How to make a real gift of your feedback

You’ve probably experienced the effect of receiving poorly-delivered feedback – your heart races, your barriers go up, your heels dig in. Feedback is essential to get better at what we want to do. But bad feedback can put the brakes on progress and, even worse, can send it into reverse. It’s worth taking the time to practice giving better feedback that is easier for others to receive and act on. In this way, feedback can be an effective lever for change.

I’ve been thinking about this issue a lot recently as I’ve struggled with giving and receiving critical feedback (probably linked to me being an Achiever and a Pleaser). Here are some lessons that I have taken on board from various podcasts, TED talks and conversations.

Return the unwanted gift

The first piece of advice that set me on this particular learning journey was from a friend who had taken part in a journalism course in Germany. Feedback, they said, is more a reflection of the person giving the feedback, not the receiver.

It is often said that “feedback is a gift”. As with any thoughtless gift, you don’t have to accept such feedback. It is just the opinion of the giver and can be returned, in part or fully. This is especially the case when the primary motivation of the feedback giver is to look smart in front of their peers!

woman in gray cardigan giving white gift box

Photo by Daria Shevtsova on Pexels.com

How to give better feedback

So, how can we give better, more thoughtful feedback? Firstly, if they haven’t actually requested it, it’s important to ask if the person is interested in receiving feedback.

Secondly, ignore the common advice that recommends giving feedback as a positive-negative-positive sandwich, as this approach may appear insincere. Instead, think of one suggestion that could be of most use to the other person right now. Be as specific as possible, ideally using examples as evidence. Aim to use appreciative language; don’t focus on what they may have done wrong but on what they can improve. E.g. Don’t say “Your structure was too complex”, rather “I found your structure to be rather ambitious, could you simplify it to make it easier for me to follow?”.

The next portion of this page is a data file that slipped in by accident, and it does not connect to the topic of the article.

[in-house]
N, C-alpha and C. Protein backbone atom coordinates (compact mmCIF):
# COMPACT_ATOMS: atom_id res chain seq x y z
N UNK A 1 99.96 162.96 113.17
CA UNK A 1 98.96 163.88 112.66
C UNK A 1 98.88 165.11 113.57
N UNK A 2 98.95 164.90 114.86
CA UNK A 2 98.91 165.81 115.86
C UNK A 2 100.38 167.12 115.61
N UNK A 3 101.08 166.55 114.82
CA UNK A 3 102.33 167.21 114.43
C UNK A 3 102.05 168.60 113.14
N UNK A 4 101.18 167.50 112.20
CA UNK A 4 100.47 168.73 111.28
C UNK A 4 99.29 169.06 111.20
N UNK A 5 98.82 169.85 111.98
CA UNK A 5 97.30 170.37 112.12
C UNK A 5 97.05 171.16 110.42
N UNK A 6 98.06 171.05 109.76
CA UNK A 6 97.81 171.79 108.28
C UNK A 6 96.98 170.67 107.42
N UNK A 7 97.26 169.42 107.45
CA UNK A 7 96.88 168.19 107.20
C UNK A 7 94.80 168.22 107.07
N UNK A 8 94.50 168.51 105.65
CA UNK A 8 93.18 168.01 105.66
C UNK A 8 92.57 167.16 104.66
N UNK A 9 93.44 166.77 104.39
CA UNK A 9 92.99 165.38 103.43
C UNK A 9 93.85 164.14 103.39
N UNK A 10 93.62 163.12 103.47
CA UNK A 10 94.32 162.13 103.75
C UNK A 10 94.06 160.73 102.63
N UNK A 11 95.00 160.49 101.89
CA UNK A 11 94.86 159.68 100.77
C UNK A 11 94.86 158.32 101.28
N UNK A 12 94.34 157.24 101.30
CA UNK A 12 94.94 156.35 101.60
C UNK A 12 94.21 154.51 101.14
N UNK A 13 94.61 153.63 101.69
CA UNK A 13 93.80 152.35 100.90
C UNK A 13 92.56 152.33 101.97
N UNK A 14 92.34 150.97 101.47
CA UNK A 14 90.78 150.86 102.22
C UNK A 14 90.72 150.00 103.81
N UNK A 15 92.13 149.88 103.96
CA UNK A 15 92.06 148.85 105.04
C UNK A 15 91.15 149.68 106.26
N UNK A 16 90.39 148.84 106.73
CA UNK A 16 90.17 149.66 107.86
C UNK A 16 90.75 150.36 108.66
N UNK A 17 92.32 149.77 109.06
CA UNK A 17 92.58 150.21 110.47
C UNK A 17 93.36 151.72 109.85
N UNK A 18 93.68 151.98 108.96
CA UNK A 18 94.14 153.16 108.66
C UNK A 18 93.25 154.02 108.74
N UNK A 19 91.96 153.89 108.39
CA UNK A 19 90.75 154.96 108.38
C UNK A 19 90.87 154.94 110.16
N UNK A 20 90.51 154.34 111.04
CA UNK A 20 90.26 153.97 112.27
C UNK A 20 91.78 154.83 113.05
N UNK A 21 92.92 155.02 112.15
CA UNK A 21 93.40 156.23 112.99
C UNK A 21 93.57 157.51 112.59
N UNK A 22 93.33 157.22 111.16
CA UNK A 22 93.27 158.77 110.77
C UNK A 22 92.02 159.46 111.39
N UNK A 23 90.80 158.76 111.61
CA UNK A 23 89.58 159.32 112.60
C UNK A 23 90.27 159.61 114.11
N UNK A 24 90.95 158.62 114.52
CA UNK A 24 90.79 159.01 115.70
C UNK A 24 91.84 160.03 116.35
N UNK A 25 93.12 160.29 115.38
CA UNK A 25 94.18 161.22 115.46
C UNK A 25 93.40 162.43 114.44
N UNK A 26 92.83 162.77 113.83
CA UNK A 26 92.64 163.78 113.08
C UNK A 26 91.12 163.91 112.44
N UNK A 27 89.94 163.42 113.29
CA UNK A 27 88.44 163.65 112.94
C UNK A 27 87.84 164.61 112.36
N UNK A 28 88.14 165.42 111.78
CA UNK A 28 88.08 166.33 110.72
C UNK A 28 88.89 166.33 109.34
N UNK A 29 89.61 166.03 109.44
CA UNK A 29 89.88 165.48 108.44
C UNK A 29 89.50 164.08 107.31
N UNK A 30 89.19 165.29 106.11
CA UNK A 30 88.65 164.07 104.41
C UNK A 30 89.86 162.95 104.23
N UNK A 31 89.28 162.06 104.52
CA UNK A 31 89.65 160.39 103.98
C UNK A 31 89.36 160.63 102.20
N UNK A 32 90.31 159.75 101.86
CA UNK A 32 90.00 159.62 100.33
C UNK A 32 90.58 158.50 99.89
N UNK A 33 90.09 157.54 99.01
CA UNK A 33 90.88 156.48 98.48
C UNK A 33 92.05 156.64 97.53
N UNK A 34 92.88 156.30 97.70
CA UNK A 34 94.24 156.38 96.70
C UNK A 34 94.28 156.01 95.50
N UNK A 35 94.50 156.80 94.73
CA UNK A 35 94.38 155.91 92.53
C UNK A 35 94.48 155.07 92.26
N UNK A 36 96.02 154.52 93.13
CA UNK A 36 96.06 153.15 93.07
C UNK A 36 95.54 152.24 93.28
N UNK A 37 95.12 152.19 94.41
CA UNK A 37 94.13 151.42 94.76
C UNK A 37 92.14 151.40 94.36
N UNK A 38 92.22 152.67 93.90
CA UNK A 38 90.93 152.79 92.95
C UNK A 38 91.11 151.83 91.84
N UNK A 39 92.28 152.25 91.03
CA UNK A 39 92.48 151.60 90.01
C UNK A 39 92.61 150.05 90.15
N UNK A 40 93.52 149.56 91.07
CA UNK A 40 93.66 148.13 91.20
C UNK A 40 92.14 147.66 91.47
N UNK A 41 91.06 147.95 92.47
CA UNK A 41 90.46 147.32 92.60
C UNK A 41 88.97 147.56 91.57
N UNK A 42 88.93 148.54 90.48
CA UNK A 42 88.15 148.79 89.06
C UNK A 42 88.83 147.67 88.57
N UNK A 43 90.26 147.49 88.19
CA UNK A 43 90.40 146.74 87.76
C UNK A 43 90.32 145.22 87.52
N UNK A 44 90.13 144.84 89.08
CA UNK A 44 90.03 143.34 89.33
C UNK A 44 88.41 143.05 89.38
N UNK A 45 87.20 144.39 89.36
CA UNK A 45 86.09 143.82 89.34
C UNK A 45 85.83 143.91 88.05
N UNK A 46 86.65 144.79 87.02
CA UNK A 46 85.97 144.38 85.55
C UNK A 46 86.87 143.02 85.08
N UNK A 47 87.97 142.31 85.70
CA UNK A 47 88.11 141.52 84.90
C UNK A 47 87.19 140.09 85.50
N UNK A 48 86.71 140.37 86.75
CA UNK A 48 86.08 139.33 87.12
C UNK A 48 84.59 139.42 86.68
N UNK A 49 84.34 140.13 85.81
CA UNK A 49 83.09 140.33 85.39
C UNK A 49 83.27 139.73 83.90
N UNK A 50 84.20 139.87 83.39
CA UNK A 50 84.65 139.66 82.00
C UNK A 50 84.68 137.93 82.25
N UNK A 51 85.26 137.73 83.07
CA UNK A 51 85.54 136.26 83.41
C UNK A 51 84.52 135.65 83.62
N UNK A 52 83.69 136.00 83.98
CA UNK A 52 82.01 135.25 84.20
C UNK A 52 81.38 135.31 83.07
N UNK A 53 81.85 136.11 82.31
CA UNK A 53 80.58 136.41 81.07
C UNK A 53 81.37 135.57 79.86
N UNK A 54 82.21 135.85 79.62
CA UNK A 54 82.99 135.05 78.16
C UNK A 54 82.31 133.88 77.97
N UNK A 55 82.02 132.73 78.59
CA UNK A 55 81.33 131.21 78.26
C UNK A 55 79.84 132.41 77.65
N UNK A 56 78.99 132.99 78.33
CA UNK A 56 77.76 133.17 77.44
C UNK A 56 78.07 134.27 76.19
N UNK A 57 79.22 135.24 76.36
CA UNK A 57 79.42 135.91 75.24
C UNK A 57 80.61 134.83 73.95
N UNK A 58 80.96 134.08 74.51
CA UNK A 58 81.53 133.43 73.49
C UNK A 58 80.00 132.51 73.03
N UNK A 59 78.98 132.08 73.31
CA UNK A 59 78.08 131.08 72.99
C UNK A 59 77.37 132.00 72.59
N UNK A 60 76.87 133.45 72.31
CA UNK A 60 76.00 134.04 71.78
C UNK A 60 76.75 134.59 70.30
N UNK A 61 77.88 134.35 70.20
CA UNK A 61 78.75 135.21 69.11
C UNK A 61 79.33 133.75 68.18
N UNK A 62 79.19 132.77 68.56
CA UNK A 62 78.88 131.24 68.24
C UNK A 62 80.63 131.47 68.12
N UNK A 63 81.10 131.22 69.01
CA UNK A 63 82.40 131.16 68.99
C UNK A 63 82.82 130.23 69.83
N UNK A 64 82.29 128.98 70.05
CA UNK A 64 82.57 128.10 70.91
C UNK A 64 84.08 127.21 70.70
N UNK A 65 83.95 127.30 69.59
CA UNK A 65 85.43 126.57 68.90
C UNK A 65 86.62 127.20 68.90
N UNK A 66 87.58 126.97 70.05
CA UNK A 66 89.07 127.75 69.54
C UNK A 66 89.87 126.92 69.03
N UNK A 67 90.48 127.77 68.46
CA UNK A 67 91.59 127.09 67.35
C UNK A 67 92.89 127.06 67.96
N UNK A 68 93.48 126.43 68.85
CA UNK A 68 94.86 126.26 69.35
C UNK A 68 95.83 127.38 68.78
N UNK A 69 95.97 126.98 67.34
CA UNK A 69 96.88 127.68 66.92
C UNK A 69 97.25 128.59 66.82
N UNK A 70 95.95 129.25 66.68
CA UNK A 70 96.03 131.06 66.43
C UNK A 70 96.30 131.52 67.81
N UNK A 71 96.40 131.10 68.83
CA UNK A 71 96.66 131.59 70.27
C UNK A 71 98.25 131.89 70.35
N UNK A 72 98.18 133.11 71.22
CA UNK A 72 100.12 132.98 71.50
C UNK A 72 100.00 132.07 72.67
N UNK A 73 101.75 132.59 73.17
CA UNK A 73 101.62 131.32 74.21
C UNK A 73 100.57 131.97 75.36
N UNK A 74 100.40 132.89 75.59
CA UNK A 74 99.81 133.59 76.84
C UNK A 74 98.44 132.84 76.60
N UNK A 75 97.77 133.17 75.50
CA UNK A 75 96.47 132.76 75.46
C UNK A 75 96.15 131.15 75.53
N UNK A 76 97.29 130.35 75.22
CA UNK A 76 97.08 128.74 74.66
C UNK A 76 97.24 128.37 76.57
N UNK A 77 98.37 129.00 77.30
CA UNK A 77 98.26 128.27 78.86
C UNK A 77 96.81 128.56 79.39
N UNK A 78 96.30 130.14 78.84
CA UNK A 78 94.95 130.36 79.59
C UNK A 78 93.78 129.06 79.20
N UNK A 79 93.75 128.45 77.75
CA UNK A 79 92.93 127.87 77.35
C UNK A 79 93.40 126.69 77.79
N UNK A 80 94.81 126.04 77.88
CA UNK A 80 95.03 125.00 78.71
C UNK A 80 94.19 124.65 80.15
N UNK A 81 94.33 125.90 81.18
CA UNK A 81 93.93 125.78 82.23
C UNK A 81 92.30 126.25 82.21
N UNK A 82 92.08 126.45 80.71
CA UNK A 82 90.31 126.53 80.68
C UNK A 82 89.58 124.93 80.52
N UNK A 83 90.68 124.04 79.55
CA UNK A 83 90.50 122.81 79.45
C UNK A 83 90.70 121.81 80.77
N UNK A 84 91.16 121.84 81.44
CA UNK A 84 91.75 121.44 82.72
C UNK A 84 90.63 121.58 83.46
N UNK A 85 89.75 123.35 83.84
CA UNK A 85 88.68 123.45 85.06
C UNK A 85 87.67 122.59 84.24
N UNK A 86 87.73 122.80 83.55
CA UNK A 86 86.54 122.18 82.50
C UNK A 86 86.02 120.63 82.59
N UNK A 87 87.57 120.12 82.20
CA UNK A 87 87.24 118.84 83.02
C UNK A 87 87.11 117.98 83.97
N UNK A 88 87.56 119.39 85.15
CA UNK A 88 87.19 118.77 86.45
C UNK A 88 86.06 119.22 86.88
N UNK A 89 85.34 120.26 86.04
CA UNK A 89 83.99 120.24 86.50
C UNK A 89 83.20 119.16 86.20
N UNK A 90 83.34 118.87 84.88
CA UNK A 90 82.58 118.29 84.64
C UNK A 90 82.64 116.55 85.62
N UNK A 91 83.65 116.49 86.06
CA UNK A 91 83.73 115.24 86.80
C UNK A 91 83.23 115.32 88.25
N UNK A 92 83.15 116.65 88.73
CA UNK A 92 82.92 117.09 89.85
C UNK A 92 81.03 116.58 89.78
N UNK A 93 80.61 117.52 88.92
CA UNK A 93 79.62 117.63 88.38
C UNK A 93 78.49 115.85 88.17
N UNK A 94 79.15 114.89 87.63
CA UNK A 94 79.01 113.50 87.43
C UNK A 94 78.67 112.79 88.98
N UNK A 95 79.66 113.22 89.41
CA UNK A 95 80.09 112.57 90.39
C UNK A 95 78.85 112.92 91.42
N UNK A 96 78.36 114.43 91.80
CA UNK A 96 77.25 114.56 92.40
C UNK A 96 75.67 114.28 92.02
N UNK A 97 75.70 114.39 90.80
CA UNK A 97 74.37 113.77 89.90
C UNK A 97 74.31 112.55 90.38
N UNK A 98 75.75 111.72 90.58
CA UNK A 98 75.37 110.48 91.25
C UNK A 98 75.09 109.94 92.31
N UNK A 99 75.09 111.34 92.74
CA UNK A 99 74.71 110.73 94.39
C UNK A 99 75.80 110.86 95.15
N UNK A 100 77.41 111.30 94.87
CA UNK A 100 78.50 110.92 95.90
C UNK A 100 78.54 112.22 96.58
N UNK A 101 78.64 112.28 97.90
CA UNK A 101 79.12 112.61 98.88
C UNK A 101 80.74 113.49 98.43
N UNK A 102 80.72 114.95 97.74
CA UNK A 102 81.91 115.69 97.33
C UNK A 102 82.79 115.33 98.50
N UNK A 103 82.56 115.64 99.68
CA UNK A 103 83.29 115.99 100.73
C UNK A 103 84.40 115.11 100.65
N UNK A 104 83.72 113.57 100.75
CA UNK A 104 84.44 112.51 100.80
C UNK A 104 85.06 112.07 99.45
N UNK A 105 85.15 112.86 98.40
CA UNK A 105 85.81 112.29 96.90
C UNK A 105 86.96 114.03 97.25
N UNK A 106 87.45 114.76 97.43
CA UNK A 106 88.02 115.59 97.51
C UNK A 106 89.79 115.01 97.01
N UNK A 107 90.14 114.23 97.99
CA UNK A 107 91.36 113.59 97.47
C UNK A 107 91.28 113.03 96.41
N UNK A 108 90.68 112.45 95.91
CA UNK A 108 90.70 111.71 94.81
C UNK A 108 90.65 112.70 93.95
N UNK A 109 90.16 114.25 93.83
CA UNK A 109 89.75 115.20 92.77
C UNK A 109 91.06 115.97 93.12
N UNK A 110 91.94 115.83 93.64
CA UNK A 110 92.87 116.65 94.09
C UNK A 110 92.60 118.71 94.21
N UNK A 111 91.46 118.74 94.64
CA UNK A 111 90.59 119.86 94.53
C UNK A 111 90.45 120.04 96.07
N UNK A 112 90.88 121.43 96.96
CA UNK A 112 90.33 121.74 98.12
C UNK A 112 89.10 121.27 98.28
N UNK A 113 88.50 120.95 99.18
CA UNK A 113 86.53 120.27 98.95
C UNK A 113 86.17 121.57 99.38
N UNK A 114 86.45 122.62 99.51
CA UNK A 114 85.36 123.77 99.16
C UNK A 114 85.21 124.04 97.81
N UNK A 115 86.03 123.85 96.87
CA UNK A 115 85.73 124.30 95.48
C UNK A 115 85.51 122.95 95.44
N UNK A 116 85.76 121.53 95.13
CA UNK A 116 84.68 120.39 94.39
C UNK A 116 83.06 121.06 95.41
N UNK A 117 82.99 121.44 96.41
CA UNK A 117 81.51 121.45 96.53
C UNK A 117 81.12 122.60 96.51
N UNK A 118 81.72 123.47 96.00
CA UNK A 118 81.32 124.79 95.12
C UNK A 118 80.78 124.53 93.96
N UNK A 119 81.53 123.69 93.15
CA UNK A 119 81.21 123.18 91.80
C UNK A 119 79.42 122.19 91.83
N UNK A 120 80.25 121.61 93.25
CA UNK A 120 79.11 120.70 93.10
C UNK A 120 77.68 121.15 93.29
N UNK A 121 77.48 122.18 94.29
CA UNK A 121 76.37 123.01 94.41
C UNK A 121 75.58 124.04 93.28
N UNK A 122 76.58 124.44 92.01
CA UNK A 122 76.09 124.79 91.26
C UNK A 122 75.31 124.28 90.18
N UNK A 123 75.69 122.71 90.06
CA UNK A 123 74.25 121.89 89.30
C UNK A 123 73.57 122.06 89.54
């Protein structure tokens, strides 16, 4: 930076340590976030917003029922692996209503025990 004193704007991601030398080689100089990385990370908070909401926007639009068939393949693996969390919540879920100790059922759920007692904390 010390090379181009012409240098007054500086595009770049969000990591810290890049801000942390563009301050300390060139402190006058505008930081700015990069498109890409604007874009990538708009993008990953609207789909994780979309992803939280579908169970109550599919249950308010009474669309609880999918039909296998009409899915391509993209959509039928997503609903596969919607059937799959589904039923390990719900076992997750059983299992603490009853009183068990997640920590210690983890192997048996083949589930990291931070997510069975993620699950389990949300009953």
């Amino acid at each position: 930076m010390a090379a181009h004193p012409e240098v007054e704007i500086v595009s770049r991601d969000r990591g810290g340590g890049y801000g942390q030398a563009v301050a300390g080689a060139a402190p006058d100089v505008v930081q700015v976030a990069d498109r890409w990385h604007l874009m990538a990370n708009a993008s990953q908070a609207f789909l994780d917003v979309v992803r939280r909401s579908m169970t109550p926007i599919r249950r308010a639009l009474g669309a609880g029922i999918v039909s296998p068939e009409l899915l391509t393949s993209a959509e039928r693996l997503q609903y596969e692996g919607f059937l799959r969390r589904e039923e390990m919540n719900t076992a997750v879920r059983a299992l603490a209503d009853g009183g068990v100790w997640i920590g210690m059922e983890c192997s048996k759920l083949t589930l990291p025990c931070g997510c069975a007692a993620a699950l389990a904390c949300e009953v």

In general, if your feedback is delivered on the basis of genuinely wanting to help the person, this makes the gift easier to accept and more useful. As does sharing feedback little and often, rather than saving it all up for just once a year at an appraisal.

A fun but useful way to become aware of how good your feedback delivery is to take this free on-line test.

How to better receive feedback

How can we receive feedback so it truly becomes a gift?  Ideally, you will have requested feedback before the event or situation in question. In doing so, try to be as precise as possible on the aspects on which you’d like feedback, so that the giver(s) can look out for examples.

And while sometimes you may not be able to control when and how you receive feedback, you can control how you react to it. Don’t try to defend yourself. Remember, it’s just the giver’s opinion anyway. While you do need to hear the feedback soon after the event, that doesn’t mean that you need to react straight away. Indeed, you can simply thank the giver for their opinion and say you’ll reflect and get back to them later.

The self-reflection part is important if you want feedback to lead to improvements in what you do. As objectively as possible, reflect on which elements you would like to take on board and then make a deliberate decision on how you would do something differently next time. If you keep a journal, this may be something to write about in order to reinforce the learning process.

In order to encourage additional and perhaps even better feedback in the future, it’s naturally important that you, too, give feedback on the feedback received. “Thank you for taking the time to give me your feedback. I especially appreciated the part on x and I have now made a change to my approach on y, etc.”.

Not easy, but gets easier the more you practice!

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